Virtual Travel Training for Autism Spectrum Disorder: Proof-of-Concept Interventional Study


    Background: Autism Spectrum Disorder (ASD) is a neurodevelopmental disorder characterized by impairments in social interaction and repetitive patterns of behavior, which can lead to deficits in adaptive behavior. In this study, a serious game was developed to train individuals with ASD for an important type of outdoor activity, which is the use of buses as a means of transportation. Objective: The aim of this study was to develop a serious game that defines a “safe environment” where the players became familiar with the process of taking a bus and to validate if it could be used effectively to teach bus-taking routines and adaptive procedures to individuals with ASD. Methods: In the game, players were placed in a three-dimensional city and were submitted to a set of tasks that involved taking buses to reach specific destinations. Participants with ASD (n=10) underwent between 1 to 3 training sessions. Participants with typical development (n=10) were also included in this study for comparison purposes and received 1 control session. Results: We found a statistically significant increase in the measures of knowledge of the process of riding a bus, a reduction in the electrodermal activity (a metric of anxiety) measured inside the bus environments, and a high success rate of their application within the game (93.8%). Conclusions: The developed game proved to be potentially useful in the context of emerging immersive virtual reality technologies, of which use in therapies and serious games is still in its infancy. Our findings suggest that serious games, using these technologies, can be used effectively in helping people with ASD become more independent in outdoor activities, specifically regarding the use of buses for transportation.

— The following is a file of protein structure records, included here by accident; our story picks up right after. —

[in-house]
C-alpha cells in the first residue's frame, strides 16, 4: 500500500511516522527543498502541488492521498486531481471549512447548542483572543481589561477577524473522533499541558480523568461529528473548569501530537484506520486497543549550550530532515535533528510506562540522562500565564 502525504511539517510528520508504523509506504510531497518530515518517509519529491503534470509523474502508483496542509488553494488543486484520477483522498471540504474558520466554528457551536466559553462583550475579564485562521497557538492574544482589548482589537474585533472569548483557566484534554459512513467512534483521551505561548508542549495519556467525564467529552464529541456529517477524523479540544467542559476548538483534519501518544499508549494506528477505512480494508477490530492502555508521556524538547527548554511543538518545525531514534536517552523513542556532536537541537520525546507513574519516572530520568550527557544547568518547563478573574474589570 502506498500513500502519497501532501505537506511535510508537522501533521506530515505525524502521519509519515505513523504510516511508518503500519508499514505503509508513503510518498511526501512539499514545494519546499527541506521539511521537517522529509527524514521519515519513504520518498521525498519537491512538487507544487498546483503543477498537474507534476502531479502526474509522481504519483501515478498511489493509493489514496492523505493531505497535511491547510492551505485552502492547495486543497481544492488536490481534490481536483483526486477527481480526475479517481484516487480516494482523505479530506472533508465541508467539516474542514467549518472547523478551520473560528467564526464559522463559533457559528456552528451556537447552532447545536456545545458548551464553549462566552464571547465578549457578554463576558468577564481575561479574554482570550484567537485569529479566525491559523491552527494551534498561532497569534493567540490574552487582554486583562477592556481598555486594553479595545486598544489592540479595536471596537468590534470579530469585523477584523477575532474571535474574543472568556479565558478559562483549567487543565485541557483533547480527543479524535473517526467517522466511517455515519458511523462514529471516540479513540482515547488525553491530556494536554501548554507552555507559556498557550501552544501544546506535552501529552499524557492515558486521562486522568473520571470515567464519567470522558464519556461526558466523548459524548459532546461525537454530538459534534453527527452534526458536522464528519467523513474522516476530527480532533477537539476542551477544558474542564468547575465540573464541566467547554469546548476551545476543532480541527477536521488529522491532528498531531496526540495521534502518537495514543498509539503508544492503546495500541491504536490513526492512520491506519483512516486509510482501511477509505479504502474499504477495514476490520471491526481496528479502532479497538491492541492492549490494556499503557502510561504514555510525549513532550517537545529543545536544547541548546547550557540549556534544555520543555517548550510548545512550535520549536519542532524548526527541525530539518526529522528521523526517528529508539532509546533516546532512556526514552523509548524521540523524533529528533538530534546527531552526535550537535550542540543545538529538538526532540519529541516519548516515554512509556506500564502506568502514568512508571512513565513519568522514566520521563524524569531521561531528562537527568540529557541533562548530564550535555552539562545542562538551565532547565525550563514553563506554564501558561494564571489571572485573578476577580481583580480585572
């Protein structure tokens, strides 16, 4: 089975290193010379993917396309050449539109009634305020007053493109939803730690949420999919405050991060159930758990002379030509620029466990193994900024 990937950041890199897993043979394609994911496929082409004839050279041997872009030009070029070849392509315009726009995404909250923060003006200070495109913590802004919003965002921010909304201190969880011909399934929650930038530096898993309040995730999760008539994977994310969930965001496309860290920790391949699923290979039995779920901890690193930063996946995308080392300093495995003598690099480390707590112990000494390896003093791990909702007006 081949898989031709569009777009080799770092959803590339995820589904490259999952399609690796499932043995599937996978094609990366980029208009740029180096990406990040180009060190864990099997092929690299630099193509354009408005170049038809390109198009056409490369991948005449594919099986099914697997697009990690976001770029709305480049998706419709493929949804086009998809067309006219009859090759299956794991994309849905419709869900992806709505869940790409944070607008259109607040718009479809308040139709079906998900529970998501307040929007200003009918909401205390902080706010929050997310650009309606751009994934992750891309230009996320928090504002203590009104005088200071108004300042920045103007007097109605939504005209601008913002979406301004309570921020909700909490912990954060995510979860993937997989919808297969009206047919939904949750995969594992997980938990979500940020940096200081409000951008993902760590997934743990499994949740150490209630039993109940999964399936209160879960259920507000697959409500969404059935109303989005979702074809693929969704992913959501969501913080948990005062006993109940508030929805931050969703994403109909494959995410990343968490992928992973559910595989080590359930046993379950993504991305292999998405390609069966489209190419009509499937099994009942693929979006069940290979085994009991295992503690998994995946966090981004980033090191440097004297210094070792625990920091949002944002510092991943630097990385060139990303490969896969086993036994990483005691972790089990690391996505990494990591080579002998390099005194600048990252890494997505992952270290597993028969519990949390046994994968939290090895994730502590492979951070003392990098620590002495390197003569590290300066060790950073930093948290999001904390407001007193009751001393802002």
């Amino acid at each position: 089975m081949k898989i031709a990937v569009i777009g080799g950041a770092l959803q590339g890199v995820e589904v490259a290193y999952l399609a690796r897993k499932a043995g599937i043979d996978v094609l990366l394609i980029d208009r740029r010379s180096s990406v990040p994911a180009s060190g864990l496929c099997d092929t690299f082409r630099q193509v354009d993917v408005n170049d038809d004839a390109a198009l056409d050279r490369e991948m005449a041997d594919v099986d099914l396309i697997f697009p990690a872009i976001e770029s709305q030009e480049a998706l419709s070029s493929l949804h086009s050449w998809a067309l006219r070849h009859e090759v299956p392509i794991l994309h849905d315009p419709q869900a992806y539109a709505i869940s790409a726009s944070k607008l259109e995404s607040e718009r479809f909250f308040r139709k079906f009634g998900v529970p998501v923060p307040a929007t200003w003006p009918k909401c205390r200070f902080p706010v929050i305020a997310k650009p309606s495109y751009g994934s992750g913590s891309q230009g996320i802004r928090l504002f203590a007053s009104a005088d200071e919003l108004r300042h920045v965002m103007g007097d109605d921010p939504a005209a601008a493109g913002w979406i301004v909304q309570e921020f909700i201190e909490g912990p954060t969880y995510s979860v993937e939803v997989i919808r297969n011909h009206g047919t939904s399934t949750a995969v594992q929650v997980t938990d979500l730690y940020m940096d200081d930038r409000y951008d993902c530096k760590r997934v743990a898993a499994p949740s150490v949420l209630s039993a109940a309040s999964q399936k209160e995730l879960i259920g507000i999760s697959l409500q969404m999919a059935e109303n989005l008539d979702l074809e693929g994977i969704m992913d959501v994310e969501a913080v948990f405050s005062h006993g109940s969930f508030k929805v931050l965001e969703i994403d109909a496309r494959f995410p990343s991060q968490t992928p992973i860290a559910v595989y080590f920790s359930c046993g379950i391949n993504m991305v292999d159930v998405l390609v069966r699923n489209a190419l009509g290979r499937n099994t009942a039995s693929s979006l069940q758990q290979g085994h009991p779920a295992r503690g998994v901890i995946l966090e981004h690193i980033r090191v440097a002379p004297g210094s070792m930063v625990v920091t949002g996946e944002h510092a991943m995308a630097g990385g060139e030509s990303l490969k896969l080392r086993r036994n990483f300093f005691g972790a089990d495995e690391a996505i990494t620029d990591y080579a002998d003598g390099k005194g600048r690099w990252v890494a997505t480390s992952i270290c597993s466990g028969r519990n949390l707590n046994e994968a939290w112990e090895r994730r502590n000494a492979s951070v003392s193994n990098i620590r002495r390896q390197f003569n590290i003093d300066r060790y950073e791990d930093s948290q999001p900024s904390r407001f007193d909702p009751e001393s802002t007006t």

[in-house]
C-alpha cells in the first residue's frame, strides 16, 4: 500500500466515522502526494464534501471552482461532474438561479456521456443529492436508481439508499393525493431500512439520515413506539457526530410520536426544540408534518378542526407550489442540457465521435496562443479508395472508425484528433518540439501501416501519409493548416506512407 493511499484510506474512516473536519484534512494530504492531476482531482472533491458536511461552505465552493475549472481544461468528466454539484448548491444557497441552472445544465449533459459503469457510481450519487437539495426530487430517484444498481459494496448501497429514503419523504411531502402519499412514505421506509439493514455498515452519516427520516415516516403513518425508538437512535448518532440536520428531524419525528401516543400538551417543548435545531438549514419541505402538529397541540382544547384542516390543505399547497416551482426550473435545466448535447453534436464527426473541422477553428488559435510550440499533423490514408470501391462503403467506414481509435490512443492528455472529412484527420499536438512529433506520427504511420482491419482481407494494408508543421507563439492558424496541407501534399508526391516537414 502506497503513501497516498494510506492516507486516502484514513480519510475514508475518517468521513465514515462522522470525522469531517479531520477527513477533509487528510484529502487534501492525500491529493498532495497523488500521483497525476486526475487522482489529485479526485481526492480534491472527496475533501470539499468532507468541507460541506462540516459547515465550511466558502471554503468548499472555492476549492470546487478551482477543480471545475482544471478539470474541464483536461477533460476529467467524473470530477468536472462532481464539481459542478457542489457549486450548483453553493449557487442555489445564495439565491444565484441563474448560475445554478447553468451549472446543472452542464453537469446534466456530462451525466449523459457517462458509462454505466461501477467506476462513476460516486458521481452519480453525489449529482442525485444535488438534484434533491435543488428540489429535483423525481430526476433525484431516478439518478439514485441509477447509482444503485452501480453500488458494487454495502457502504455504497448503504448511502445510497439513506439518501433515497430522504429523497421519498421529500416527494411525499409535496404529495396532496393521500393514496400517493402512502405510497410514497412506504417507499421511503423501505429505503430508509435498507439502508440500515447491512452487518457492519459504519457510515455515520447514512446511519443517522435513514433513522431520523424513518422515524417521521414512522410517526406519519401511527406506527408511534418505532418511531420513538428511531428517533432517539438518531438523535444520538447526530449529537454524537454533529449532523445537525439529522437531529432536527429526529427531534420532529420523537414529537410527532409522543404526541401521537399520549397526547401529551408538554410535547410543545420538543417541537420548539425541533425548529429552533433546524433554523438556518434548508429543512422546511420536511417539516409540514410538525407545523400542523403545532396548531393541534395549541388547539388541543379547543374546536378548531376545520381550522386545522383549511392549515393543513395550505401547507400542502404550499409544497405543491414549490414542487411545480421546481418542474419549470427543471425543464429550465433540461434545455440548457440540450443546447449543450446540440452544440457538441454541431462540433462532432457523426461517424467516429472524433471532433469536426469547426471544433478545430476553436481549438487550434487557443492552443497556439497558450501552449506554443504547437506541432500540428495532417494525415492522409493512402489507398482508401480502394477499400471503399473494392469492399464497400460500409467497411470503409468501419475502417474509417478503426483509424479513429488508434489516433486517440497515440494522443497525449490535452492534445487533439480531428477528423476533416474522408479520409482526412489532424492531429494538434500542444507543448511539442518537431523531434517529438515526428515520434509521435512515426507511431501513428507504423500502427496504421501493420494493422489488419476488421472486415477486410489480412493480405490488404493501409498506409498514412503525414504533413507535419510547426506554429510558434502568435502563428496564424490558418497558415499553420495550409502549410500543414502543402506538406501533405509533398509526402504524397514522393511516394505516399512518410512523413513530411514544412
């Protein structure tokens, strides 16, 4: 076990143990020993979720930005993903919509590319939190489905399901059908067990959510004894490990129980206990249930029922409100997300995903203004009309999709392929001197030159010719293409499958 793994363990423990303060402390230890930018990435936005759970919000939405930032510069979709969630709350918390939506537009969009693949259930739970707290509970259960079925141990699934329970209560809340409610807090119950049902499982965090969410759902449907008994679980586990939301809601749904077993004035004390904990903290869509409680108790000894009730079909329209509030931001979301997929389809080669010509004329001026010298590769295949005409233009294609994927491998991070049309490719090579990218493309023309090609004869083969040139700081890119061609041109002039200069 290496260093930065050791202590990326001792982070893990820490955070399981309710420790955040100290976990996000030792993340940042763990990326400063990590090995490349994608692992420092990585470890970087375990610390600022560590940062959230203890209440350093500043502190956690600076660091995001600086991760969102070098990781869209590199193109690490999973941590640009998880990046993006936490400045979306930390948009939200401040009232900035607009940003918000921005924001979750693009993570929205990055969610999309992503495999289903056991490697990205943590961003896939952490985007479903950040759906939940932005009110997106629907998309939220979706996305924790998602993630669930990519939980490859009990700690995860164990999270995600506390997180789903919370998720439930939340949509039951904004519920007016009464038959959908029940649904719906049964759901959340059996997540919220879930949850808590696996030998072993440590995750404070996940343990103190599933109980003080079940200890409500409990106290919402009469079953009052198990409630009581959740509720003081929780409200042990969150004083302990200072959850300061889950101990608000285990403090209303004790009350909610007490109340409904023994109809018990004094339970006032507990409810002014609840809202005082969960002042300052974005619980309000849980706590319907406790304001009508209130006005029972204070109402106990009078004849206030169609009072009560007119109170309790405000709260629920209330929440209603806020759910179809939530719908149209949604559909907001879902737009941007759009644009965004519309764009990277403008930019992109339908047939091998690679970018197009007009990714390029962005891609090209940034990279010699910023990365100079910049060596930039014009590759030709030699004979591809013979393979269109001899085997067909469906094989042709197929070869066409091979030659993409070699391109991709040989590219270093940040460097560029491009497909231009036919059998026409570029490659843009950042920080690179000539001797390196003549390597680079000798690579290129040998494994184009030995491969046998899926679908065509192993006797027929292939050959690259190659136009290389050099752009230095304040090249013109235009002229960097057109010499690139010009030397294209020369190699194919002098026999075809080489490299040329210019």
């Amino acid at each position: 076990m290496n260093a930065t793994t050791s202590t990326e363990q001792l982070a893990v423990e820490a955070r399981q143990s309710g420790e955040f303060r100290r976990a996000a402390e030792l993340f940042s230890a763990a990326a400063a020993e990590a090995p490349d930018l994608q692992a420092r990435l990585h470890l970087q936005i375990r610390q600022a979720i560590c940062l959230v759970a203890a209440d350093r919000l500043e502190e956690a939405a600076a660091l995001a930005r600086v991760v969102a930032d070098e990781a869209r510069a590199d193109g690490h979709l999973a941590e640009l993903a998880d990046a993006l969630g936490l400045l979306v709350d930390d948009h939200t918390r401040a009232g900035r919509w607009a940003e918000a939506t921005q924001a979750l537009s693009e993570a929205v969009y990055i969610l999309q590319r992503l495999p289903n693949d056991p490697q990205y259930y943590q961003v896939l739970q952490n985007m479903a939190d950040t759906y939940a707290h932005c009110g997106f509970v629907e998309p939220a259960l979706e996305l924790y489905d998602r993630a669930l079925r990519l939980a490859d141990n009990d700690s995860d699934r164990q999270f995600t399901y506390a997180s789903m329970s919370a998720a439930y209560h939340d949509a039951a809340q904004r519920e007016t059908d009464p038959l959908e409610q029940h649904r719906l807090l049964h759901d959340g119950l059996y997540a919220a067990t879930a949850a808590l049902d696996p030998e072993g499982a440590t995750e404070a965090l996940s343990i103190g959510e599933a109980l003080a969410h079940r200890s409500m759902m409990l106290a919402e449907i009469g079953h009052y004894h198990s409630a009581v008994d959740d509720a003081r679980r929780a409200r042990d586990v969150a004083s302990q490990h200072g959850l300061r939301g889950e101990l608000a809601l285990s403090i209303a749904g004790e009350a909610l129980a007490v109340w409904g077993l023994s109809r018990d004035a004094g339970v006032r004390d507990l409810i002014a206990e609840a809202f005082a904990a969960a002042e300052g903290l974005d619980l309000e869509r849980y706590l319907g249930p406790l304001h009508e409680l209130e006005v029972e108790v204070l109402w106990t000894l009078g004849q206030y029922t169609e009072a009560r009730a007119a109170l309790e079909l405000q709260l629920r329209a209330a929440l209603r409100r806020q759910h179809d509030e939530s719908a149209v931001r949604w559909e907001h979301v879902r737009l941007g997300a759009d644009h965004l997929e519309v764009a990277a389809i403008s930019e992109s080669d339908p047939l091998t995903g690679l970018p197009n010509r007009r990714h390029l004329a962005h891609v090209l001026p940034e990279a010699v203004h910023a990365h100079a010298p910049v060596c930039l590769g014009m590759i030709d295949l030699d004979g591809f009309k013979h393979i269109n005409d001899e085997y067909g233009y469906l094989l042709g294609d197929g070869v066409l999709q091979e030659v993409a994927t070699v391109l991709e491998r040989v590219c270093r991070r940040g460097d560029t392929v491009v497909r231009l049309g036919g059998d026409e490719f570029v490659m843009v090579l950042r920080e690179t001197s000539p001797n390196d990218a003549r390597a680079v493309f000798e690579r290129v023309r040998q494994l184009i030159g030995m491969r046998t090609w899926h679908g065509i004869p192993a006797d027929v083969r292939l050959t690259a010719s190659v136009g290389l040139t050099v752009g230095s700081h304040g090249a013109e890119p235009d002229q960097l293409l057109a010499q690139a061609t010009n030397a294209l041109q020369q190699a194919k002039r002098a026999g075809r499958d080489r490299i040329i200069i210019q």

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  • 3MD for Chronic conditions, a condition-oriented model for designing gamified behavioral change mHealth solutions: Embedded Case Study

    Date Submitted: Jul 19, 2018

    Open Peer Review Period: Jul 19, 2018 - Jul 27, 2018

    Chronic conditions are the leading cause of death in the world. Major improvements in acute care and diagnostics have created a tendency towards the chronification of formerly terminal conditions, req...